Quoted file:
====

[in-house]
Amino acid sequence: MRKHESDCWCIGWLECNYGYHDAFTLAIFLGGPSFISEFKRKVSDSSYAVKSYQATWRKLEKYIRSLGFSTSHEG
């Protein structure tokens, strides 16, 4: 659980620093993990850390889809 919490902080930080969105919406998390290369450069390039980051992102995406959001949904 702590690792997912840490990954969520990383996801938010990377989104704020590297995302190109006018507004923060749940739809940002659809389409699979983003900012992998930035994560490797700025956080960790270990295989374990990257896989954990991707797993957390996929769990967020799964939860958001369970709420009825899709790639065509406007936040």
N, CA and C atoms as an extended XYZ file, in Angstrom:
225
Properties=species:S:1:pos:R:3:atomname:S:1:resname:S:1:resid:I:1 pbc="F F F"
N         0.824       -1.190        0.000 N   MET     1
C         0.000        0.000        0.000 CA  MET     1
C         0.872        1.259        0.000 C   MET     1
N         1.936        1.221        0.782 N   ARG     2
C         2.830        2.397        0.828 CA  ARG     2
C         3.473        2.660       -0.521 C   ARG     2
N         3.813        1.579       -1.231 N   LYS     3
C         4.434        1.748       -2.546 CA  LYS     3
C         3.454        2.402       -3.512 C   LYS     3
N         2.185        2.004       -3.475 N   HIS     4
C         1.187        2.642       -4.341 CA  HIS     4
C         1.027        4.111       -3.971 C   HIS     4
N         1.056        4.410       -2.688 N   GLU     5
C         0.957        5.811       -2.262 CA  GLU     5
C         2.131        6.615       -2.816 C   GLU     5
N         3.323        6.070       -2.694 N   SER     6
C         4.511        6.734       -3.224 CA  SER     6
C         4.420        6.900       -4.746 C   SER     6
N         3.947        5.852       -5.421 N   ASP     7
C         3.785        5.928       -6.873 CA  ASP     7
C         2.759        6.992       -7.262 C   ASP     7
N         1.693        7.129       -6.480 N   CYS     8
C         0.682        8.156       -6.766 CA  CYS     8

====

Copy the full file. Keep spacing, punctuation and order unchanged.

[in-house]
Amino acid sequence: MRKHESDCWCIGWLECNYGYHDAFTLAIFLGGPSFISEFKRKVSDSSYAVKSYQATWRKLEKYIRSLGFSTSHEG
């Protein structure tokens, strides 16, 4: 659980620093993990850390889809 919490902080930080969105919406998390290369450069390039980051992102995406959001949904 702590690792997912840490990954969520990383996801938010990377989104704020590297995302190109006018507004923060749940739809940002659809389409699979983003900012992998930035994560490797700025956080960790270990295989374990990257896989954990991707797993957390996929769990967020799964939860958001369970709420009825899709790639065509406007936040």
N, CA and C atoms as an extended XYZ file, in Angstrom:
225
Properties=species:S:1:pos:R:3:atomname:S:1:resname:S:1:resid:I:1 pbc="F F F"
N         0.824       -1.190        0.000 N   MET     1
C         0.000        0.000        0.000 CA  MET     1
C         0.872        1.259        0.000 C   MET     1
N         1.936        1.221        0.782 N   ARG     2
C         2.830        2.397        0.828 CA  ARG     2
C         3.473        2.660       -0.521 C   ARG     2
N         3.813        1.579       -1.231 N   LYS     3
C         4.434        1.748       -2.546 CA  LYS     3
C         3.454        2.402       -3.512 C   LYS     3
N         2.185        2.004       -3.475 N   HIS     4
C         1.187        2.642       -4.341 CA  HIS     4
C         1.027        4.111       -3.971 C   HIS     4
N         1.056        4.410       -2.688 N   GLU     5
C         0.957        5.811       -2.262 CA  GLU     5
C         2.131        6.615       -2.816 C   GLU     5
N         3.323        6.070       -2.694 N   SER     6
C         4.511        6.734       -3.224 CA  SER     6
C         4.420        6.900       -4.746 C   SER     6
N         3.947        5.852       -5.421 N   ASP     7
C         3.785        5.928       -6.873 CA  ASP     7
C         2.759        6.992       -7.262 C   ASP     7
N         1.693        7.129       -6.480 N   CYS     8
C         0.682        8.156       -6.766 CA  CYS     8